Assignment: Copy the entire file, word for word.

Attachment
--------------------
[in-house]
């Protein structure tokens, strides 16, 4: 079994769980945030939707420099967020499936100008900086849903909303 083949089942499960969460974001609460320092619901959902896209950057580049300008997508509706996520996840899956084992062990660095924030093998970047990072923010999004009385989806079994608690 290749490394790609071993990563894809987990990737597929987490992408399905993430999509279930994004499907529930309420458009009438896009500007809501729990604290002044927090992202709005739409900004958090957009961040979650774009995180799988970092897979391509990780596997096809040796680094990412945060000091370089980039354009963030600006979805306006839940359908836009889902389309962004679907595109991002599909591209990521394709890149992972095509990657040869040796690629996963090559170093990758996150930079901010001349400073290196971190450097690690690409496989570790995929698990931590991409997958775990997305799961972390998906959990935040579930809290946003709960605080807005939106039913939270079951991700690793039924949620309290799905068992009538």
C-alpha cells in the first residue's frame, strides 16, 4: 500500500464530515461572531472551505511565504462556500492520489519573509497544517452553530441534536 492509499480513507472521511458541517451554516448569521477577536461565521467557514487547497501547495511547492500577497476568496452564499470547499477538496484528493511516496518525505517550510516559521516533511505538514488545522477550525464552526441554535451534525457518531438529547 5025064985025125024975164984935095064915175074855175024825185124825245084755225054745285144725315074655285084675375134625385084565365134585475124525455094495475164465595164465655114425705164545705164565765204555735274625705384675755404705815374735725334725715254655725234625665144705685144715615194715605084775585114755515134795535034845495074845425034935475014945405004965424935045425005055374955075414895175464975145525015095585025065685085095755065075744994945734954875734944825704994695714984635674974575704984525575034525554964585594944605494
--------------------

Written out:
[in-house]
């Protein structure tokens, strides 16, 4: 079994769980945030939707420099967020499936100008900086849903909303 083949089942499960969460974001609460320092619901959902896209950057580049300008997508509706996520996840899956084992062990660095924030093998970047990072923010999004009385989806079994608690 290749490394790609071993990563894809987990990737597929987490992408399905993430999509279930994004499907529930309420458009009438896009500007809501729990604290002044927090992202709005739409900004958090957009961040979650774009995180799988970092897979391509990780596997096809040796680094990412945060000091370089980039354009963030600006979805306006839940359908836009889902389309962004679907595109991002599909591209990521394709890149992972095509990657040869040796690629996963090559170093990758996150930079901010001349400073290196971190450097690690690409496989570790995929698990931590991409997958775990997305799961972390998906959990935040579930809290946003709960605080807005939106039913939270079951991700690793039924949620309290799905068992009538």
C-alpha cells in the first residue's frame, strides 16, 4: 500500500464530515461572531472551505511565504462556500492520489519573509497544517452553530441534536 492509499480513507472521511458541517451554516448569521477577536461565521467557514487547497501547495511547492500577497476568496452564499470547499477538496484528493511516496518525505517550510516559521516533511505538514488545522477550525464552526441554535451534525457518531438529547 5025064985025125024975164984935095064915175074855175024825185124825245084755225054745285144725315074655285084675375134625385084565365134585475124525455094495475164465595164465655114425705164545705164565765204555735274625705384675755404705815374735725334725715254655725234625665144705685144715615194715605084775585114755515134795535034845495074845425034935475014945405004965424935045425005055374955075414895175464975145525015095585025065685085095755065075744994945734954875734944825704994695714984635674974575704984525575034525554964585594944605494